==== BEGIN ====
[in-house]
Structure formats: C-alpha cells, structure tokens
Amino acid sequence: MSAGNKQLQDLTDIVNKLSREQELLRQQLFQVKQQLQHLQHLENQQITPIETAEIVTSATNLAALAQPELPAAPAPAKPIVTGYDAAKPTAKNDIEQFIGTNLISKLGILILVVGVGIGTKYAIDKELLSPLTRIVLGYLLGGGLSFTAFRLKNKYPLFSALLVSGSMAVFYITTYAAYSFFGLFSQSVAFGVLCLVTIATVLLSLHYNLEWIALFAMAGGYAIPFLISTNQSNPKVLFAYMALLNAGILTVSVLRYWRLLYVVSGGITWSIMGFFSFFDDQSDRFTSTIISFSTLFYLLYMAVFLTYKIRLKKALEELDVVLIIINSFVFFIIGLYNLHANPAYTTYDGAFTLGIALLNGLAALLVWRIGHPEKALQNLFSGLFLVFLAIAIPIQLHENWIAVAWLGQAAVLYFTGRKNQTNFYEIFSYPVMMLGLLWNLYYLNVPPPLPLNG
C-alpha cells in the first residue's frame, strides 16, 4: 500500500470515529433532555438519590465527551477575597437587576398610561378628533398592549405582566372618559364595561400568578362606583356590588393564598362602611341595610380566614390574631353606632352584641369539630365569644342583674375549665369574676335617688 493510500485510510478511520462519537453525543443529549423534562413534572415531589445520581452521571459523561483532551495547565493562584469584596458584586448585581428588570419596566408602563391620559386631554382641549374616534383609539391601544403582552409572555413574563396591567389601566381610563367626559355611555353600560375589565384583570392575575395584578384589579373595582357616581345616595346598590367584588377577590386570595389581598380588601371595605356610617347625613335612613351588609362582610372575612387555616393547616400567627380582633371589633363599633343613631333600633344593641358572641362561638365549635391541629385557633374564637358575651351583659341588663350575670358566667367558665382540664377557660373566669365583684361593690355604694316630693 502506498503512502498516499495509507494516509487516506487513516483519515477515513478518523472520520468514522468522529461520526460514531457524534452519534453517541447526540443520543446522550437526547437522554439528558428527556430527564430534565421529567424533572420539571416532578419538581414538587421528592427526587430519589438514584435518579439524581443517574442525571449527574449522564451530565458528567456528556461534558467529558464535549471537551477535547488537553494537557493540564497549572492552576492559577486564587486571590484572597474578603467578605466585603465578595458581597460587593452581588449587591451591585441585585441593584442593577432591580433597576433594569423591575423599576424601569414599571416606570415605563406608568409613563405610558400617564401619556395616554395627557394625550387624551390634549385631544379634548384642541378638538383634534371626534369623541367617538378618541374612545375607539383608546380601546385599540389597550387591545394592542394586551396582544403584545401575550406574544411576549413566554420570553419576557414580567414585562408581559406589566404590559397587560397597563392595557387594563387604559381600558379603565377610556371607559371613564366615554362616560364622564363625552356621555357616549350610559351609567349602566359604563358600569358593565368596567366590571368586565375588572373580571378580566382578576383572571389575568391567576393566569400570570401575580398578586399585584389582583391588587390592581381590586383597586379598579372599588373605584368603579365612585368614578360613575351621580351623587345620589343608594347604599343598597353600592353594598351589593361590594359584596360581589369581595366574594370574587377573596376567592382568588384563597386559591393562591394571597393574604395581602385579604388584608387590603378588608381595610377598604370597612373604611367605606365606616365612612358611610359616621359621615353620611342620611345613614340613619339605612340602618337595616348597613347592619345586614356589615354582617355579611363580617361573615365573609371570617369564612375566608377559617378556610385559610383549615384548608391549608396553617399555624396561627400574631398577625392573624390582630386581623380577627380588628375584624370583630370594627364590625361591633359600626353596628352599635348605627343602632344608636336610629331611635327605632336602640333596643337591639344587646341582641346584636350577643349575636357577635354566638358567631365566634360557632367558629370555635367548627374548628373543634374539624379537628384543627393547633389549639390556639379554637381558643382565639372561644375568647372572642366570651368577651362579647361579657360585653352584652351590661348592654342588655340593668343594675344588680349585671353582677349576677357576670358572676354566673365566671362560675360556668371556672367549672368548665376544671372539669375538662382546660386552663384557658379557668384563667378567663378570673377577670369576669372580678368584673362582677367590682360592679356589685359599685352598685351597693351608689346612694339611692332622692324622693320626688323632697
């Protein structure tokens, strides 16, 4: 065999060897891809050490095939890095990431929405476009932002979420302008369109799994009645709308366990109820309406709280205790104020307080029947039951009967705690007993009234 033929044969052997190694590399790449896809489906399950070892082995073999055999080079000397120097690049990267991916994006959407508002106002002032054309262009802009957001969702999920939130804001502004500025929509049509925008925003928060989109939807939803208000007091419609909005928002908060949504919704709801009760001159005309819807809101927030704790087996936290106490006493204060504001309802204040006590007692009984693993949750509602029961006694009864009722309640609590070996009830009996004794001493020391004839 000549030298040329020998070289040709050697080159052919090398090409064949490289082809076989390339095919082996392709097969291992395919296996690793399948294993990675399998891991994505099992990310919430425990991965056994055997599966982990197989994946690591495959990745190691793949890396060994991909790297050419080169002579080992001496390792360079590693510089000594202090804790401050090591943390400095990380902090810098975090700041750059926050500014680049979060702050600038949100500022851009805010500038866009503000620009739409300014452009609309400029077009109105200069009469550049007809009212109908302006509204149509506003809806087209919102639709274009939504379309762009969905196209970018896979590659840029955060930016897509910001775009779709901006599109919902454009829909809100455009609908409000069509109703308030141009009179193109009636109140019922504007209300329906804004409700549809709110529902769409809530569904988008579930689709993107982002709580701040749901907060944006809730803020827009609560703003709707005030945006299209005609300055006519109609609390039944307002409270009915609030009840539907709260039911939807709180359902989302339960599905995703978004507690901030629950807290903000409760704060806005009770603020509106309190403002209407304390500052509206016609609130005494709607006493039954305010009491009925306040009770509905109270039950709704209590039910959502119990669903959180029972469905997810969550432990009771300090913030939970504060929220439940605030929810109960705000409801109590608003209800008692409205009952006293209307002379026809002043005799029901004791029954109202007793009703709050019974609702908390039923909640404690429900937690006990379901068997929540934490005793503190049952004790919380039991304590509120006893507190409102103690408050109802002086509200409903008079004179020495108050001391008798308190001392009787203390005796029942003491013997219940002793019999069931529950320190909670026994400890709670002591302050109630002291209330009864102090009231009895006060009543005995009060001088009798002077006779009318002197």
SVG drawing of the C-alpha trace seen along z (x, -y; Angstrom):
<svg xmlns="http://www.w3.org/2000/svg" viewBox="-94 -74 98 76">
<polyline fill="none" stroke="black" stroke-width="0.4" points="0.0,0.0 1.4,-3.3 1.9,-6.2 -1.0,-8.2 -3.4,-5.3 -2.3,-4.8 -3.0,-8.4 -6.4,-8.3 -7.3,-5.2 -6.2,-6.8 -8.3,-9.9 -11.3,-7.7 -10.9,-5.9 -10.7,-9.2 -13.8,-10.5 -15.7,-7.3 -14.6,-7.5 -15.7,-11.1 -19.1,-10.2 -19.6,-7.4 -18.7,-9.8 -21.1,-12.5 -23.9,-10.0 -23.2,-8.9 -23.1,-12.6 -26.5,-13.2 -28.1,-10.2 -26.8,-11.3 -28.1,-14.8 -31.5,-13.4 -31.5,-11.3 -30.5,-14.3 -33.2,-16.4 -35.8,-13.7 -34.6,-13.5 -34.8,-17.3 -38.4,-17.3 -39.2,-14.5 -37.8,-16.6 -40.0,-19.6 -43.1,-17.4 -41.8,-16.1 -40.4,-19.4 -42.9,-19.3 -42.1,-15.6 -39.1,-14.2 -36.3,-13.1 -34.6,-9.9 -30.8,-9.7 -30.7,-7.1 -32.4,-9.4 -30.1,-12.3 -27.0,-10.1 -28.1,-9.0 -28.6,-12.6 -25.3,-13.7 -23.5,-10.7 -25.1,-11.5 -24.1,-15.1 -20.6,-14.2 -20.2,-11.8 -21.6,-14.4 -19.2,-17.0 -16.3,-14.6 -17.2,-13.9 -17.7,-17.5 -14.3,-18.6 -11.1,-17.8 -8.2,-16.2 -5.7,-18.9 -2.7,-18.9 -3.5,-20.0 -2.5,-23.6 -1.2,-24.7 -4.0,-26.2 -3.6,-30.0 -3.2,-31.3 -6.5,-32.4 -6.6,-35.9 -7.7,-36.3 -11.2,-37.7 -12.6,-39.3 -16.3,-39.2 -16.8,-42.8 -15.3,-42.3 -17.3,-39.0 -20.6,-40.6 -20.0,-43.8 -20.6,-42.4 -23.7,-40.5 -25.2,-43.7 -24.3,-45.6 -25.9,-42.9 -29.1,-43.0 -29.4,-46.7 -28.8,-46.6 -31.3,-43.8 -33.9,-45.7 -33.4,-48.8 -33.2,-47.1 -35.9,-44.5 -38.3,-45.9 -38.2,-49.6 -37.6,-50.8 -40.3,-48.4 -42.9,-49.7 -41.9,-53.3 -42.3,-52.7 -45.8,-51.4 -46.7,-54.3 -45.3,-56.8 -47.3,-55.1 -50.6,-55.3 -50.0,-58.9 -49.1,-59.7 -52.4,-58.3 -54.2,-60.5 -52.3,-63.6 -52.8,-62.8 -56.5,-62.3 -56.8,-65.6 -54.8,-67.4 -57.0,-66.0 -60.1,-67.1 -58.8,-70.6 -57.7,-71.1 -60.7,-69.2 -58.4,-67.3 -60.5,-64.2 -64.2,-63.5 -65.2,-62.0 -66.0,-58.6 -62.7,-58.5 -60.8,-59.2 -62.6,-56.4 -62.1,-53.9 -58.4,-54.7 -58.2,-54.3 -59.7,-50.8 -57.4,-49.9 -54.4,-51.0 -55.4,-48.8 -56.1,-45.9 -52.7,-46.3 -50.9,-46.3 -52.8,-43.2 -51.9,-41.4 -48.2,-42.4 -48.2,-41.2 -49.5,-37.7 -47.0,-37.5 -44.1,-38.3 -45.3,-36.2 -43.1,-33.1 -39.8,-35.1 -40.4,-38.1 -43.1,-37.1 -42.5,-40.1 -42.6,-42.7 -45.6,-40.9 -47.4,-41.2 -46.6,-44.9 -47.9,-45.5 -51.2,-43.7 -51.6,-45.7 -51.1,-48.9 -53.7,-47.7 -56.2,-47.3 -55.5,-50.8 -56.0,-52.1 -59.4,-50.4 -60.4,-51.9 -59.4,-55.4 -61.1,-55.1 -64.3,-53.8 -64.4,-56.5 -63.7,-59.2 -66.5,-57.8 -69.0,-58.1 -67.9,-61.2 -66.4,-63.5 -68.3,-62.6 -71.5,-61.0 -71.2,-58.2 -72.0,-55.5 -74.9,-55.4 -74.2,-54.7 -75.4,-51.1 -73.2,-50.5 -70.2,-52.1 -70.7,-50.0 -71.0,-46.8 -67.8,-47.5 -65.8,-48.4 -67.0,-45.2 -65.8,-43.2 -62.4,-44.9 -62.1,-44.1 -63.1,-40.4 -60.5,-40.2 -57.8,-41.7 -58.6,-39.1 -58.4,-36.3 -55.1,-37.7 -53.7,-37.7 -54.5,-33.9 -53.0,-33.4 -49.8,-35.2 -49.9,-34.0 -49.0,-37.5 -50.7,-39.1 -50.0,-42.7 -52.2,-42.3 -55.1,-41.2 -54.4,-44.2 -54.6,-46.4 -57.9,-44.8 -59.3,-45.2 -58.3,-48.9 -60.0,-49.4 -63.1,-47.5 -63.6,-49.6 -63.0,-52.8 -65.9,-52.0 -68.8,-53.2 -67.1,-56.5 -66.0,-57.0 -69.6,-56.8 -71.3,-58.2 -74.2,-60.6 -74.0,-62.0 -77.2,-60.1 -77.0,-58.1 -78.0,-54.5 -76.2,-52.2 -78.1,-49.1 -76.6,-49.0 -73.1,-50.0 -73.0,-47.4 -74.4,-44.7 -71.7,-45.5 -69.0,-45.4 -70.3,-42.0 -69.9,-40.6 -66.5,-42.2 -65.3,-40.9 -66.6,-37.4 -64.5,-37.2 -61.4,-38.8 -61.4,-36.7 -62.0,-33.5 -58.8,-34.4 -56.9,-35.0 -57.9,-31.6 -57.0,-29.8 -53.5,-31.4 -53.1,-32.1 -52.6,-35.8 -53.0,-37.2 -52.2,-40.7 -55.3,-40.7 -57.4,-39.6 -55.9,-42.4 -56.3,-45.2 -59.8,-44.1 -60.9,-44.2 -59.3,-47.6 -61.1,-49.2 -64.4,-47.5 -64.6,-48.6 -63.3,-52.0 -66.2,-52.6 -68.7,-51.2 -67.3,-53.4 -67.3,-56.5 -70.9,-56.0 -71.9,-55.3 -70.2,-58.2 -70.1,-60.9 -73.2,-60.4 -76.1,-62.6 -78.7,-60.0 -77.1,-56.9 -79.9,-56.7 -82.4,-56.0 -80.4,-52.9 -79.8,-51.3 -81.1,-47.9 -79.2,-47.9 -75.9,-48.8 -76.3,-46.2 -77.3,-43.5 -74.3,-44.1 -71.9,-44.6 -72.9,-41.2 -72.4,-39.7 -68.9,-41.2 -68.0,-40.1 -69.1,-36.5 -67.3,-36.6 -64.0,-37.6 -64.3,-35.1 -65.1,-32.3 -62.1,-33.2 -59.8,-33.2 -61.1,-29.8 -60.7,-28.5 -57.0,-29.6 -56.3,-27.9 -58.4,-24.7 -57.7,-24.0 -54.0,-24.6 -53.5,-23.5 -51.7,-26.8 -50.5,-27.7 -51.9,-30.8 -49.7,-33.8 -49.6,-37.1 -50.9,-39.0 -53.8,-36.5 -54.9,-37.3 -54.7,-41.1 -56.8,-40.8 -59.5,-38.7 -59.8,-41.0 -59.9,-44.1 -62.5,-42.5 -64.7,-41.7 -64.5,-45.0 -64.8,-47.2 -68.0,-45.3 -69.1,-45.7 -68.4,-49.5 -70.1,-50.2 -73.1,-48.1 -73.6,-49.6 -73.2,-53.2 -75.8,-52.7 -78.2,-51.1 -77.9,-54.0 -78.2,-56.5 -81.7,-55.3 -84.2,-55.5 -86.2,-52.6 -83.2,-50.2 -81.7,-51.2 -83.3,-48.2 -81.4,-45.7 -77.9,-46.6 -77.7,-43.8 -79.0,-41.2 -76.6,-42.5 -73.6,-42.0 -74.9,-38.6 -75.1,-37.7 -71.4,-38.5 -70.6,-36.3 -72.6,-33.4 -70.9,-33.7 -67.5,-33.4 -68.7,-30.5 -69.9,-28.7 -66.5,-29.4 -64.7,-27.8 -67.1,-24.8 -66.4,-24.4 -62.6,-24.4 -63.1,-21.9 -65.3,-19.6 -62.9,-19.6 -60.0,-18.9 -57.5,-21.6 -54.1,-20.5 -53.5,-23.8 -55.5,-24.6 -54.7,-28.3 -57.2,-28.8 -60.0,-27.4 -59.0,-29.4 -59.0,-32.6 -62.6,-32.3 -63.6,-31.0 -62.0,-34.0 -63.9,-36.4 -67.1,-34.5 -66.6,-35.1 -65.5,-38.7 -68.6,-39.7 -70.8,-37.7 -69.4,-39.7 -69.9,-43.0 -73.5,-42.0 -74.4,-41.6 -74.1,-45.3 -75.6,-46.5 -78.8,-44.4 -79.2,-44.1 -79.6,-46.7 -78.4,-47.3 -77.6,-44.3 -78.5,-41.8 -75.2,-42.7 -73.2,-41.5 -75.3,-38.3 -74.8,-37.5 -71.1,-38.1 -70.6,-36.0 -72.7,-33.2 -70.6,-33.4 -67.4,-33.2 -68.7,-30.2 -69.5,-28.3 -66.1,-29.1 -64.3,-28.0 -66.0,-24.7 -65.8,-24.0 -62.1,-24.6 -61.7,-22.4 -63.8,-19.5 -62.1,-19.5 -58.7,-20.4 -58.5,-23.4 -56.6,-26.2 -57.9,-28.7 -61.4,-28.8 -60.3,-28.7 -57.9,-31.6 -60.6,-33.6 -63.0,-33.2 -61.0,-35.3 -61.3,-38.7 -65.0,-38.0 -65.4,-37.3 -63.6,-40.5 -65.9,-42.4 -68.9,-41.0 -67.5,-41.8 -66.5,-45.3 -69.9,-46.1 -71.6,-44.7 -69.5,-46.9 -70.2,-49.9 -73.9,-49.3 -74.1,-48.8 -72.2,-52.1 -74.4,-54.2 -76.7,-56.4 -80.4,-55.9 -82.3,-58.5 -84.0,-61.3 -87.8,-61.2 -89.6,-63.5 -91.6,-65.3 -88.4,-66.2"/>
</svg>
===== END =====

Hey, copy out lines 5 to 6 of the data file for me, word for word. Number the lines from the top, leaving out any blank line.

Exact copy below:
């Protein structure tokens, strides 16, 4: 065999060897891809050490095939890095990431929405476009932002979420302008369109799994009645709308366990109820309406709280205790104020307080029947039951009967705690007993009234 033929044969052997190694590399790449896809489906399950070892082995073999055999080079000397120097690049990267991916994006959407508002106002002032054309262009802009957001969702999920939130804001502004500025929509049509925008925003928060989109939807939803208000007091419609909005928002908060949504919704709801009760001159005309819807809101927030704790087996936290106490006493204060504001309802204040006590007692009984693993949750509602029961006694009864009722309640609590070996009830009996004794001493020391004839 000549030298040329020998070289040709050697080159052919090398090409064949490289082809076989390339095919082996392709097969291992395919296996690793399948294993990675399998891991994505099992990310919430425990991965056994055997599966982990197989994946690591495959990745190691793949890396060994991909790297050419080169002579080992001496390792360079590693510089000594202090804790401050090591943390400095990380902090810098975090700041750059926050500014680049979060702050600038949100500022851009805010500038866009503000620009739409300014452009609309400029077009109105200069009469550049007809009212109908302006509204149509506003809806087209919102639709274009939504379309762009969905196209970018896979590659840029955060930016897509910001775009779709901006599109919902454009829909809100455009609908409000069509109703308030141009009179193109009636109140019922504007209300329906804004409700549809709110529902769409809530569904988008579930689709993107982002709580701040749901907060944006809730803020827009609560703003709707005030945006299209005609300055006519109609609390039944307002409270009915609030009840539907709260039911939807709180359902989302339960599905995703978004507690901030629950807290903000409760704060806005009770603020509106309190403002209407304390500052509206016609609130005494709607006493039954305010009491009925306040009770509905109270039950709704209590039910959502119990669903959180029972469905997810969550432990009771300090913030939970504060929220439940605030929810109960705000409801109590608003209800008692409205009952006293209307002379026809002043005799029901004791029954109202007793009703709050019974609702908390039923909640404690429900937690006990379901068997929540934490005793503190049952004790919380039991304590509120006893507190409102103690408050109802002086509200409903008079004179020495108050001391008798308190001392009787203390005796029942003491013997219940002793019999069931529950320190909670026994400890709670002591302050109630002291209330009864102090009231009895006060009543005995009060001088009798002077006779009318002197």
SVG drawing of the C-alpha trace seen along z (x, -y; Angstrom):